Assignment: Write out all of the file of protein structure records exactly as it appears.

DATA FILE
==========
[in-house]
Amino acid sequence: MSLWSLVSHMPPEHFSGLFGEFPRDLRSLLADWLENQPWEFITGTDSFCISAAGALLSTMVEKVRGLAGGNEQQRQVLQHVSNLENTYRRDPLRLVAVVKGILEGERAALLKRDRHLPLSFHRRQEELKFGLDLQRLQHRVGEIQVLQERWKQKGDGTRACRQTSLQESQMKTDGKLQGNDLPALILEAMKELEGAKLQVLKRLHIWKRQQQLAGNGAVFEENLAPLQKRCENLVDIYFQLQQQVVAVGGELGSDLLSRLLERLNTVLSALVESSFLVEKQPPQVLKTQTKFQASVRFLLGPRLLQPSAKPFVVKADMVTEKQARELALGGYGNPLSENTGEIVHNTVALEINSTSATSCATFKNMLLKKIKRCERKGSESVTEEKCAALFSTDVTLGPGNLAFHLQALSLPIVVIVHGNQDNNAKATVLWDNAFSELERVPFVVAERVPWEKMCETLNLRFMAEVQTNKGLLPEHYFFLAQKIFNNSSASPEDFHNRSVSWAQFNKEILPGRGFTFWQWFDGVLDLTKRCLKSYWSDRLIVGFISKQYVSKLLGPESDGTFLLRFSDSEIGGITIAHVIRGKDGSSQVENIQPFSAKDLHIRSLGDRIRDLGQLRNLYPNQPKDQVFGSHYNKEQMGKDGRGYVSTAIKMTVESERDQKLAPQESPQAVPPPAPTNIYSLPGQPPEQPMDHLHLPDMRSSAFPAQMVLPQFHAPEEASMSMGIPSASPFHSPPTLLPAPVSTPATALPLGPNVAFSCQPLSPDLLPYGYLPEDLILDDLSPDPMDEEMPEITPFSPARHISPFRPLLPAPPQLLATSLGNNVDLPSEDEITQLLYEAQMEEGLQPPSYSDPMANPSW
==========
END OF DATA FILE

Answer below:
[in-house]
Amino acid sequence: MSLWSLVSHMPPEHFSGLFGEFPRDLRSLLADWLENQPWEFITGTDSFCISAAGALLSTMVEKVRGLAGGNEQQRQVLQHVSNLENTYRRDPLRLVAVVKGILEGERAALLKRDRHLPLSFHRRQEELKFGLDLQRLQHRVGEIQVLQERWKQKGDGTRACRQTSLQESQMKTDGKLQGNDLPALILEAMKELEGAKLQVLKRLHIWKRQQQLAGNGAVFEENLAPLQKRCENLVDIYFQLQQQVVAVGGELGSDLLSRLLERLNTVLSALVESSFLVEKQPPQVLKTQTKFQASVRFLLGPRLLQPSAKPFVVKADMVTEKQARELALGGYGNPLSENTGEIVHNTVALEINSTSATSCATFKNMLLKKIKRCERKGSESVTEEKCAALFSTDVTLGPGNLAFHLQALSLPIVVIVHGNQDNNAKATVLWDNAFSELERVPFVVAERVPWEKMCETLNLRFMAEVQTNKGLLPEHYFFLAQKIFNNSSASPEDFHNRSVSWAQFNKEILPGRGFTFWQWFDGVLDLTKRCLKSYWSDRLIVGFISKQYVSKLLGPESDGTFLLRFSDSEIGGITIAHVIRGKDGSSQVENIQPFSAKDLHIRSLGDRIRDLGQLRNLYPNQPKDQVFGSHYNKEQMGKDGRGYVSTAIKMTVESERDQKLAPQESPQAVPPPAPTNIYSLPGQPPEQPMDHLHLPDMRSSAFPAQMVLPQFHAPEEASMSMGIPSASPFHSPPTLLPAPVSTPATALPLGPNVAFSCQPLSPDLLPYGYLPEDLILDDLSPDPMDEEMPEITPFSPARHISPFRPLLPAPPQLLATSLGNNVDLPSEDEITQLLYEAQMEEGLQPPSYSDPMANPSW